Significant biases of dinucleotide composition in many RNA viruses including influenza A virus have been reported in recent years. Previous studies have showed that a codon-usage-altered influenza mutant with elevated CpG usage is attenuated in mammalian in vitro and in vivo models. However, the relationship between dinucleotide preference and codon usage bias is not entirely clear and changes in dinucleotide usage of influenza virus during evolution at segment level are yet to be investigated. In this study, a Monte Carlo type method was applied to identify under-represented or over-represented dinucleotide motifs, among different segments and different groups, in influenza viral sequences. After excluding the potential biases caused by codon usage and amino acid sequences, CpG and UpA were found under-represented in all viral segments from all groups, whereas UpG and CpA were found over-represented. We further explored the temporal changes of usage of these dinucleotides. Our analyses revealed significant decrease of CpG frequency in Segments 1, 3, 4, and 5 in seasonal H1 virus after its re-emergence in humans in 1977. Such temporal variations were mainly contributed by the dinucleotide changes at the codon positions 3-1 and 2-3 where silent mutations played a major role. The depletions of CpG and UpA through silent mutations consequently led to over-representations of UpG and CpA. We also found that dinucleotide preference directly results in significant synonymous codon usage bias. Our study helps to provide details on understanding the evolutionary history of influenza virus and selection pressures that shape the virus genome.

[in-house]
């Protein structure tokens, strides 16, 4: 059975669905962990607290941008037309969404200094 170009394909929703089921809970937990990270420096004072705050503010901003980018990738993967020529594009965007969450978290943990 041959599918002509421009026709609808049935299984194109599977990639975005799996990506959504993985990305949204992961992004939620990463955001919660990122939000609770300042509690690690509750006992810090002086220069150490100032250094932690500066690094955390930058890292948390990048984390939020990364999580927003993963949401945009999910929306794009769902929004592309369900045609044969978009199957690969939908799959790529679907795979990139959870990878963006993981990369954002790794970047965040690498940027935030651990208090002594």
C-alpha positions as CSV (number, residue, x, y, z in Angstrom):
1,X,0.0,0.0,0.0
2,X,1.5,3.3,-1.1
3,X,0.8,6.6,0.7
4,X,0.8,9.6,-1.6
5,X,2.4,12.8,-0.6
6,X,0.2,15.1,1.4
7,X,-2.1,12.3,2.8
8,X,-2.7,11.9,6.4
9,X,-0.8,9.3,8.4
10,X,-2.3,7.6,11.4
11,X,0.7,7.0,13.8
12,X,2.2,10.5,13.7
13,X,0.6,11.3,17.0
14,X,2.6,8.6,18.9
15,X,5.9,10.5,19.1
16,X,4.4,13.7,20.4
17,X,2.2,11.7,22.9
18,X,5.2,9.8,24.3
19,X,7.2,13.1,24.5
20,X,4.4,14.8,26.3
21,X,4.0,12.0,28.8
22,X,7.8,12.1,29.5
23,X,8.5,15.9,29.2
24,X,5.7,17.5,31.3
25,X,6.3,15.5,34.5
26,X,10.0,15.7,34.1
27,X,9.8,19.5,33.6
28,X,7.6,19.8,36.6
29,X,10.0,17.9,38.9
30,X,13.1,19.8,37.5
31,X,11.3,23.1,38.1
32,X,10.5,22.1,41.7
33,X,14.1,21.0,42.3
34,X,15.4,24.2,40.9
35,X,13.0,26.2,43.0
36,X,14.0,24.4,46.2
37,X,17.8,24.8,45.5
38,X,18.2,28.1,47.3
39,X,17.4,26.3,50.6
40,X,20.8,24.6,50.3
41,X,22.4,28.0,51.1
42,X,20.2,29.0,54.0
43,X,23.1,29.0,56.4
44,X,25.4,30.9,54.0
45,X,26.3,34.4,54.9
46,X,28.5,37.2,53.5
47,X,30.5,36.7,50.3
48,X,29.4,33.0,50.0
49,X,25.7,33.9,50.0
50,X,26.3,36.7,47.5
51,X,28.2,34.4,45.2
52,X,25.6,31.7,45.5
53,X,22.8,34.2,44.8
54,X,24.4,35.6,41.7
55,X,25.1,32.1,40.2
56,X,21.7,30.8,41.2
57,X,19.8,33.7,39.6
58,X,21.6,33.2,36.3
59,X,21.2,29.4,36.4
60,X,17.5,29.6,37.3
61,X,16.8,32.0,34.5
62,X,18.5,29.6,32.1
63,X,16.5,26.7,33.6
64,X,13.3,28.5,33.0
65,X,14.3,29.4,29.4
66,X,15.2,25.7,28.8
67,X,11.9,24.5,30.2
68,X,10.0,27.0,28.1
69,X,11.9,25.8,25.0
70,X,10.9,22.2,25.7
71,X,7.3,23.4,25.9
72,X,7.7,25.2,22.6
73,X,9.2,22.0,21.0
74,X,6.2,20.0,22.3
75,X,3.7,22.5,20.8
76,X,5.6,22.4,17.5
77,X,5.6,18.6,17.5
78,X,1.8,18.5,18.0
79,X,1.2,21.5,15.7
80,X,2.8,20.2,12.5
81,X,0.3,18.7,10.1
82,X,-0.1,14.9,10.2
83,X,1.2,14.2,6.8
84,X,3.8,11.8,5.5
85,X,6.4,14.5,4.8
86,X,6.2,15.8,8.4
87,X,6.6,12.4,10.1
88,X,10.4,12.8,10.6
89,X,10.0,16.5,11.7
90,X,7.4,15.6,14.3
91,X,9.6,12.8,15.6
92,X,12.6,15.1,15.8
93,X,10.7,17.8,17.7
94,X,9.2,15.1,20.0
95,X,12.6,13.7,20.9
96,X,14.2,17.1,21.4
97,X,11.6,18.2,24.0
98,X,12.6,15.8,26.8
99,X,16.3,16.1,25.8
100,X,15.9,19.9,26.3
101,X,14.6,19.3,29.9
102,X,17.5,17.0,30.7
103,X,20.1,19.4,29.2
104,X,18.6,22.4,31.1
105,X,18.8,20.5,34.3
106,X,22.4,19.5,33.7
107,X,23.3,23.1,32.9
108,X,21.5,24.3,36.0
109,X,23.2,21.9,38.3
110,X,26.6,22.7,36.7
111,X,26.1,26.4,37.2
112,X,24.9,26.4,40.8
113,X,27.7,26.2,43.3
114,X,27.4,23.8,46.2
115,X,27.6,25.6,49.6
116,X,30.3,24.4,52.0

Keywords: codon usage; dinucleotide usage; evolution; influenza.
© The Author(s) 2019. Published by Oxford University Press.